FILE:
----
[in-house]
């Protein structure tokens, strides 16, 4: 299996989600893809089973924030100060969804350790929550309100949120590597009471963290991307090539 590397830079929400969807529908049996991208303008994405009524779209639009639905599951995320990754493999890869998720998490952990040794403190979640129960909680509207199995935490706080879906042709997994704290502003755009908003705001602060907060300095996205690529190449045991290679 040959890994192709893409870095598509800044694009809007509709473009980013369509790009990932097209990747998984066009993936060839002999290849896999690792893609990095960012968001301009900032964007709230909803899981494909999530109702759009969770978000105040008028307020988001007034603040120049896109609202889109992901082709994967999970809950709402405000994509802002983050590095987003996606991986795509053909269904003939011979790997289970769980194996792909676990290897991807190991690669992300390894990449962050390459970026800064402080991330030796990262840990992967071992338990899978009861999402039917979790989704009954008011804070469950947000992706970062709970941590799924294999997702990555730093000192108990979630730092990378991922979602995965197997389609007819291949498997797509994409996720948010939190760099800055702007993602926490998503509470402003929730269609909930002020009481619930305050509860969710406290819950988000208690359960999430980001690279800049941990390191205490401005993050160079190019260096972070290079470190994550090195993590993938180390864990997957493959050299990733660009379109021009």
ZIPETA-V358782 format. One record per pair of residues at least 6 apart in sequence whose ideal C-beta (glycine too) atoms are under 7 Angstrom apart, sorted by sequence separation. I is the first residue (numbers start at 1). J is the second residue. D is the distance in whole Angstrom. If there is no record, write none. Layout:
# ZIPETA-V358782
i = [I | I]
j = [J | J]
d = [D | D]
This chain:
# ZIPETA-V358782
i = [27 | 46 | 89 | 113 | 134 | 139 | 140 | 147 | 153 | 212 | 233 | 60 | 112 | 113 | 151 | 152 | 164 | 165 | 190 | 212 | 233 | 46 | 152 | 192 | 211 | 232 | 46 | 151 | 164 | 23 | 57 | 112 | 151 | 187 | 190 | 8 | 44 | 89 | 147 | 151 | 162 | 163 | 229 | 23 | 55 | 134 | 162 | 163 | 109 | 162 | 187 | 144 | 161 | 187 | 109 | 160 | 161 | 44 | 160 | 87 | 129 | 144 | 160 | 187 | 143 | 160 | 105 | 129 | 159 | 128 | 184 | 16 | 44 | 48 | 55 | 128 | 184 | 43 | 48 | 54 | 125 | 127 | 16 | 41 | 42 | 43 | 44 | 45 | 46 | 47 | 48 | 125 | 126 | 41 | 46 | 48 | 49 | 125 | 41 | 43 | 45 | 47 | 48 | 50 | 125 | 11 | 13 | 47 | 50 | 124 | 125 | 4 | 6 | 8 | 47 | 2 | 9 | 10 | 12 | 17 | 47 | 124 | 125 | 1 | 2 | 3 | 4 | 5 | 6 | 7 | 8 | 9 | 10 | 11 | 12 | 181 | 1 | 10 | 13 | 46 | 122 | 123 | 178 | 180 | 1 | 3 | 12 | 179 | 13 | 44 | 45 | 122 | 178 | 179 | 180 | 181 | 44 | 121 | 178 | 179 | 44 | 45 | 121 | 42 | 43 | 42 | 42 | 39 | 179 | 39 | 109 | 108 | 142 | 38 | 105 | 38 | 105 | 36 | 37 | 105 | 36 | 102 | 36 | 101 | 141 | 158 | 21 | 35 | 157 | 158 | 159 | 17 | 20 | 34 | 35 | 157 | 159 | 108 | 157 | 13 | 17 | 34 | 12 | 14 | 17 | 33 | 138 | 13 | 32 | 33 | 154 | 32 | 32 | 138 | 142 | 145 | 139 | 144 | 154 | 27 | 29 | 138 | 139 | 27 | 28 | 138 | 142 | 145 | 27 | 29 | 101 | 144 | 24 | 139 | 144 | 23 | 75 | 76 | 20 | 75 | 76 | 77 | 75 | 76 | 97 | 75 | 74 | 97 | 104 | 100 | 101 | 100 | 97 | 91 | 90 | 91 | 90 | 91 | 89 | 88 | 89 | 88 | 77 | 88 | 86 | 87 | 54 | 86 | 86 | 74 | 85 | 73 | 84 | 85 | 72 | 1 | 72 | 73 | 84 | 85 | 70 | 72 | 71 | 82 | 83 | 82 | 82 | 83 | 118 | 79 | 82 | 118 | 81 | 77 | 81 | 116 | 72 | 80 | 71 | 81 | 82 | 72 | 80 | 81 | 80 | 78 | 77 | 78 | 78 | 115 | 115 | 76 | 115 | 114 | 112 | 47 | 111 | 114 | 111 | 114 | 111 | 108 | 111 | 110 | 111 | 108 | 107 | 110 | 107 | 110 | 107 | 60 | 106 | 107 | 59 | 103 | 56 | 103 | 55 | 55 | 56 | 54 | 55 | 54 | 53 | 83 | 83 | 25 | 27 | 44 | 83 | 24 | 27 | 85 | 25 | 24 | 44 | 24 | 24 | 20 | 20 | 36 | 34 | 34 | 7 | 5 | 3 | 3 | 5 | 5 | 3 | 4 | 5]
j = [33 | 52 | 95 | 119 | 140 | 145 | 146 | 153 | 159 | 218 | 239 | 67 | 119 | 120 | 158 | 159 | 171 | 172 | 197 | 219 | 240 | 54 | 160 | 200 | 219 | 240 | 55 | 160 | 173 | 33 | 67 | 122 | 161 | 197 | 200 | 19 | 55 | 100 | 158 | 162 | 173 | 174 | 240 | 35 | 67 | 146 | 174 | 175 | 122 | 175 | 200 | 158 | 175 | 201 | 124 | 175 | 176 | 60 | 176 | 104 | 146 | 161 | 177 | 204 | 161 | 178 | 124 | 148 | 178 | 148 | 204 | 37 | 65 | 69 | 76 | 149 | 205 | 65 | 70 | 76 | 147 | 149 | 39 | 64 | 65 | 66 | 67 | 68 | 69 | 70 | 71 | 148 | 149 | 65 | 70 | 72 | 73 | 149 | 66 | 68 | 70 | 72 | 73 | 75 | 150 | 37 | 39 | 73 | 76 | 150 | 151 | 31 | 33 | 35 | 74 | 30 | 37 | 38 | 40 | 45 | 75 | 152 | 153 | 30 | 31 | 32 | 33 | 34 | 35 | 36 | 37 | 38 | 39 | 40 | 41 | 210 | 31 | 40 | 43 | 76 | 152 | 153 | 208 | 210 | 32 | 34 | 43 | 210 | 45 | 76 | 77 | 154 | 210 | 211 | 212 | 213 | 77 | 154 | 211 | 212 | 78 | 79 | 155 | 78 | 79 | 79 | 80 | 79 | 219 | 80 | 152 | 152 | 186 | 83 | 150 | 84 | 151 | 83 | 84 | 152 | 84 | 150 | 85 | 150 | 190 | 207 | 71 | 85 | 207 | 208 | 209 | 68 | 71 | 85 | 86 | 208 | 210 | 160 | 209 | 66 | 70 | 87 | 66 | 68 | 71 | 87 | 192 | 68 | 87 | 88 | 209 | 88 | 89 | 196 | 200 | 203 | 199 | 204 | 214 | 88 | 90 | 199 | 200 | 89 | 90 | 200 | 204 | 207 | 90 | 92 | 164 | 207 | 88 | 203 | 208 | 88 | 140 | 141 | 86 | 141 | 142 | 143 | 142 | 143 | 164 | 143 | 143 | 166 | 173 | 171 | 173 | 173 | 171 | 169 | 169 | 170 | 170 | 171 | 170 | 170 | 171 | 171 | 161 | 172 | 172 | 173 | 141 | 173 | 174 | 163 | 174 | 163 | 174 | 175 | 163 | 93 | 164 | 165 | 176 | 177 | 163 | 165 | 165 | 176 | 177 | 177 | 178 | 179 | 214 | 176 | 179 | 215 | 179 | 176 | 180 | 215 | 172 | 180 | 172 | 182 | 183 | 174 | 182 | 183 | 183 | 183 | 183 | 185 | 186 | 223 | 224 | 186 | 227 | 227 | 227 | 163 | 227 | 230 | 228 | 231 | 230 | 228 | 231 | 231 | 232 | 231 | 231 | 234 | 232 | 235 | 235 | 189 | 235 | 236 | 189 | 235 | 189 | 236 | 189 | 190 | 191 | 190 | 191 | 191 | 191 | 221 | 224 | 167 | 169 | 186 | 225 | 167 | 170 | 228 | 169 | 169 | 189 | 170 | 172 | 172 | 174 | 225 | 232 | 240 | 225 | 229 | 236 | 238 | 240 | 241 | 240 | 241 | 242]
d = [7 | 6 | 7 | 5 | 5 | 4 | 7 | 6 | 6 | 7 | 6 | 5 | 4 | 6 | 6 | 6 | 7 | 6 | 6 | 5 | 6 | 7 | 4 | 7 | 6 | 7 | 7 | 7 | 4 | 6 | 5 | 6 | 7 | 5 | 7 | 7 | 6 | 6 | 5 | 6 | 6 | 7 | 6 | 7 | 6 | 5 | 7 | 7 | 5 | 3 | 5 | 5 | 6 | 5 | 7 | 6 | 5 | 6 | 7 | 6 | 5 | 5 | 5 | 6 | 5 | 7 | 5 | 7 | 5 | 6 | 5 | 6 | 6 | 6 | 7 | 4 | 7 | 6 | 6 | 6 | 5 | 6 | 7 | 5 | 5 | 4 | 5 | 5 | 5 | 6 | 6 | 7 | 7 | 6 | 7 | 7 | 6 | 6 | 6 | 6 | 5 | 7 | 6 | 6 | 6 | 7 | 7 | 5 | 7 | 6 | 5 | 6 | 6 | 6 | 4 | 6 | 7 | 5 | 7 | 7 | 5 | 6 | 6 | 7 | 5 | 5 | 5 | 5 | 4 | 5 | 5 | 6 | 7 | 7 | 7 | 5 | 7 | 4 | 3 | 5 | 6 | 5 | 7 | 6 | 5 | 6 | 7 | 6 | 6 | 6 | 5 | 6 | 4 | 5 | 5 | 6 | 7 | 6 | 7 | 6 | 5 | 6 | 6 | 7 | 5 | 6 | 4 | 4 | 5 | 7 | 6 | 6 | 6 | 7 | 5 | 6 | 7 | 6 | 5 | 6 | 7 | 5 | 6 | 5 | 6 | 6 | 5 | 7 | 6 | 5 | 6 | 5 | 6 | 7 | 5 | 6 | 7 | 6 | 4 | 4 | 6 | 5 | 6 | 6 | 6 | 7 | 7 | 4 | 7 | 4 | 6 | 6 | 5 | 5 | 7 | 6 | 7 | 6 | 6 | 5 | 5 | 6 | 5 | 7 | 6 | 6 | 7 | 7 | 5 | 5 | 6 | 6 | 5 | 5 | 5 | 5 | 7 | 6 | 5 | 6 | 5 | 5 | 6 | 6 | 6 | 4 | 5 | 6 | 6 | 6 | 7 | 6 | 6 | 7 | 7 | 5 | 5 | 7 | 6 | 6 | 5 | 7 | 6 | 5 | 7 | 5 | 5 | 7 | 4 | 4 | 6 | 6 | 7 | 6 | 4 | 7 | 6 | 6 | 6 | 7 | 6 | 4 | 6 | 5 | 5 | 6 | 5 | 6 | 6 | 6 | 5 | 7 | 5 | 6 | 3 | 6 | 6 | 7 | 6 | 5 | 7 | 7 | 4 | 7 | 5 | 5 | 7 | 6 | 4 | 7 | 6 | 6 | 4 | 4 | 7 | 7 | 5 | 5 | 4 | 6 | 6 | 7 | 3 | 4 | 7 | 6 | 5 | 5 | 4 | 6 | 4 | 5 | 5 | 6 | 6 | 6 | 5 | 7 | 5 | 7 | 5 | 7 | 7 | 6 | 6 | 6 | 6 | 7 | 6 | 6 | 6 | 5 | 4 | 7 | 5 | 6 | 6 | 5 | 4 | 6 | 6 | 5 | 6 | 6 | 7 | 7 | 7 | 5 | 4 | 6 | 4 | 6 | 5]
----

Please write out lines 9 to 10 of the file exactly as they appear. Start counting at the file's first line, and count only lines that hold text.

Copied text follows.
# ZIPETA-V358782
i = [27 | 46 | 89 | 113 | 134 | 139 | 140 | 147 | 153 | 212 | 233 | 60 | 112 | 113 | 151 | 152 | 164 | 165 | 190 | 212 | 233 | 46 | 152 | 192 | 211 | 232 | 46 | 151 | 164 | 23 | 57 | 112 | 151 | 187 | 190 | 8 | 44 | 89 | 147 | 151 | 162 | 163 | 229 | 23 | 55 | 134 | 162 | 163 | 109 | 162 | 187 | 144 | 161 | 187 | 109 | 160 | 161 | 44 | 160 | 87 | 129 | 144 | 160 | 187 | 143 | 160 | 105 | 129 | 159 | 128 | 184 | 16 | 44 | 48 | 55 | 128 | 184 | 43 | 48 | 54 | 125 | 127 | 16 | 41 | 42 | 43 | 44 | 45 | 46 | 47 | 48 | 125 | 126 | 41 | 46 | 48 | 49 | 125 | 41 | 43 | 45 | 47 | 48 | 50 | 125 | 11 | 13 | 47 | 50 | 124 | 125 | 4 | 6 | 8 | 47 | 2 | 9 | 10 | 12 | 17 | 47 | 124 | 125 | 1 | 2 | 3 | 4 | 5 | 6 | 7 | 8 | 9 | 10 | 11 | 12 | 181 | 1 | 10 | 13 | 46 | 122 | 123 | 178 | 180 | 1 | 3 | 12 | 179 | 13 | 44 | 45 | 122 | 178 | 179 | 180 | 181 | 44 | 121 | 178 | 179 | 44 | 45 | 121 | 42 | 43 | 42 | 42 | 39 | 179 | 39 | 109 | 108 | 142 | 38 | 105 | 38 | 105 | 36 | 37 | 105 | 36 | 102 | 36 | 101 | 141 | 158 | 21 | 35 | 157 | 158 | 159 | 17 | 20 | 34 | 35 | 157 | 159 | 108 | 157 | 13 | 17 | 34 | 12 | 14 | 17 | 33 | 138 | 13 | 32 | 33 | 154 | 32 | 32 | 138 | 142 | 145 | 139 | 144 | 154 | 27 | 29 | 138 | 139 | 27 | 28 | 138 | 142 | 145 | 27 | 29 | 101 | 144 | 24 | 139 | 144 | 23 | 75 | 76 | 20 | 75 | 76 | 77 | 75 | 76 | 97 | 75 | 74 | 97 | 104 | 100 | 101 | 100 | 97 | 91 | 90 | 91 | 90 | 91 | 89 | 88 | 89 | 88 | 77 | 88 | 86 | 87 | 54 | 86 | 86 | 74 | 85 | 73 | 84 | 85 | 72 | 1 | 72 | 73 | 84 | 85 | 70 | 72 | 71 | 82 | 83 | 82 | 82 | 83 | 118 | 79 | 82 | 118 | 81 | 77 | 81 | 116 | 72 | 80 | 71 | 81 | 82 | 72 | 80 | 81 | 80 | 78 | 77 | 78 | 78 | 115 | 115 | 76 | 115 | 114 | 112 | 47 | 111 | 114 | 111 | 114 | 111 | 108 | 111 | 110 | 111 | 108 | 107 | 110 | 107 | 110 | 107 | 60 | 106 | 107 | 59 | 103 | 56 | 103 | 55 | 55 | 56 | 54 | 55 | 54 | 53 | 83 | 83 | 25 | 27 | 44 | 83 | 24 | 27 | 85 | 25 | 24 | 44 | 24 | 24 | 20 | 20 | 36 | 34 | 34 | 7 | 5 | 3 | 3 | 5 | 5 | 3 | 4 | 5]